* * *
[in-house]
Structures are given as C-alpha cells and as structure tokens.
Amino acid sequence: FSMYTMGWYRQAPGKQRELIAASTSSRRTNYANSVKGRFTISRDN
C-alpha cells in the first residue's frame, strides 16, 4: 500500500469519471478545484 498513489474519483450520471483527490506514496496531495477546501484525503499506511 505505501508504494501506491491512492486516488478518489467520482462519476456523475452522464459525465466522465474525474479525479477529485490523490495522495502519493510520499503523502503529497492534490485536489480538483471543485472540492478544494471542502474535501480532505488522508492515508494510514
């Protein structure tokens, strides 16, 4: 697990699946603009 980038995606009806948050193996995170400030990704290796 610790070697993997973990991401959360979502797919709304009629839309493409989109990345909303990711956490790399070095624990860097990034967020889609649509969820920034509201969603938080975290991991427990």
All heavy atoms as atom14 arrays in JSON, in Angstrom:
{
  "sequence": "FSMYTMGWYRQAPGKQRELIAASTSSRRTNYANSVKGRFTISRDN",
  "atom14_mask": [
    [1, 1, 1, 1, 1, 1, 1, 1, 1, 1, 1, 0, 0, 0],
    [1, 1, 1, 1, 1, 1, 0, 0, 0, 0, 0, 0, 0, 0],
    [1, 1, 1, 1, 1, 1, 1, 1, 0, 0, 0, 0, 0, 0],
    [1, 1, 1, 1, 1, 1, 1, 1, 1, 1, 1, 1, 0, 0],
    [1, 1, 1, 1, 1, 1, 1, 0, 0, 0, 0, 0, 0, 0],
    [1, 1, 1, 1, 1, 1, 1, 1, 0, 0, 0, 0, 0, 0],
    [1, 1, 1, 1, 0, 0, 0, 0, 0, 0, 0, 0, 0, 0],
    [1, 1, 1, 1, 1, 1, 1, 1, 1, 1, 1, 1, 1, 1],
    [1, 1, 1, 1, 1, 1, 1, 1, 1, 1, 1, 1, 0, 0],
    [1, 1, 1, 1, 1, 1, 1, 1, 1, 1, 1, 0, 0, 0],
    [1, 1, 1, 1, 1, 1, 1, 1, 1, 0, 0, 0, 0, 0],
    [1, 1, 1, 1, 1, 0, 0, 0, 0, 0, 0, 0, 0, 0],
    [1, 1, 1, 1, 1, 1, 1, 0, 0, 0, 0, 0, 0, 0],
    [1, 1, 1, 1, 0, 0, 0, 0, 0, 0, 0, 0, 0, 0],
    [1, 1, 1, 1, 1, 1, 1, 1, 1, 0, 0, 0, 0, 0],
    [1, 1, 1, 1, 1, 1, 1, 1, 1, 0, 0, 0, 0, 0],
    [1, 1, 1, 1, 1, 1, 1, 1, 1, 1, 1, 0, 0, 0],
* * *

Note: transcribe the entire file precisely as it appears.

[in-house]
Structures are given as C-alpha cells and as structure tokens.
Amino acid sequence: FSMYTMGWYRQAPGKQRELIAASTSSRRTNYANSVKGRFTISRDN
C-alpha cells in the first residue's frame, strides 16, 4: 500500500469519471478545484 498513489474519483450520471483527490506514496496531495477546501484525503499506511 505505501508504494501506491491512492486516488478518489467520482462519476456523475452522464459525465466522465474525474479525479477529485490523490495522495502519493510520499503523502503529497492534490485536489480538483471543485472540492478544494471542502474535501480532505488522508492515508494510514
């Protein structure tokens, strides 16, 4: 697990699946603009 980038995606009806948050193996995170400030990704290796 610790070697993997973990991401959360979502797919709304009629839309493409989109990345909303990711956490790399070095624990860097990034967020889609649509969820920034509201969603938080975290991991427990």
All heavy atoms as atom14 arrays in JSON, in Angstrom:
{
  "sequence": "FSMYTMGWYRQAPGKQRELIAASTSSRRTNYANSVKGRFTISRDN",
  "atom14_mask": [
    [1, 1, 1, 1, 1, 1, 1, 1, 1, 1, 1, 0, 0, 0],
    [1, 1, 1, 1, 1, 1, 0, 0, 0, 0, 0, 0, 0, 0],
    [1, 1, 1, 1, 1, 1, 1, 1, 0, 0, 0, 0, 0, 0],
    [1, 1, 1, 1, 1, 1, 1, 1, 1, 1, 1, 1, 0, 0],
    [1, 1, 1, 1, 1, 1, 1, 0, 0, 0, 0, 0, 0, 0],
    [1, 1, 1, 1, 1, 1, 1, 1, 0, 0, 0, 0, 0, 0],
    [1, 1, 1, 1, 0, 0, 0, 0, 0, 0, 0, 0, 0, 0],
    [1, 1, 1, 1, 1, 1, 1, 1, 1, 1, 1, 1, 1, 1],
    [1, 1, 1, 1, 1, 1, 1, 1, 1, 1, 1, 1, 0, 0],
    [1, 1, 1, 1, 1, 1, 1, 1, 1, 1, 1, 0, 0, 0],
    [1, 1, 1, 1, 1, 1, 1, 1, 1, 0, 0, 0, 0, 0],
    [1, 1, 1, 1, 1, 0, 0, 0, 0, 0, 0, 0, 0, 0],
    [1, 1, 1, 1, 1, 1, 1, 0, 0, 0, 0, 0, 0, 0],
    [1, 1, 1, 1, 0, 0, 0, 0, 0, 0, 0, 0, 0, 0],
    [1, 1, 1, 1, 1, 1, 1, 1, 1, 0, 0, 0, 0, 0],
    [1, 1, 1, 1, 1, 1, 1, 1, 1, 0, 0, 0, 0, 0],
    [1, 1, 1, 1, 1, 1, 1, 1, 1, 1, 1, 0, 0, 0],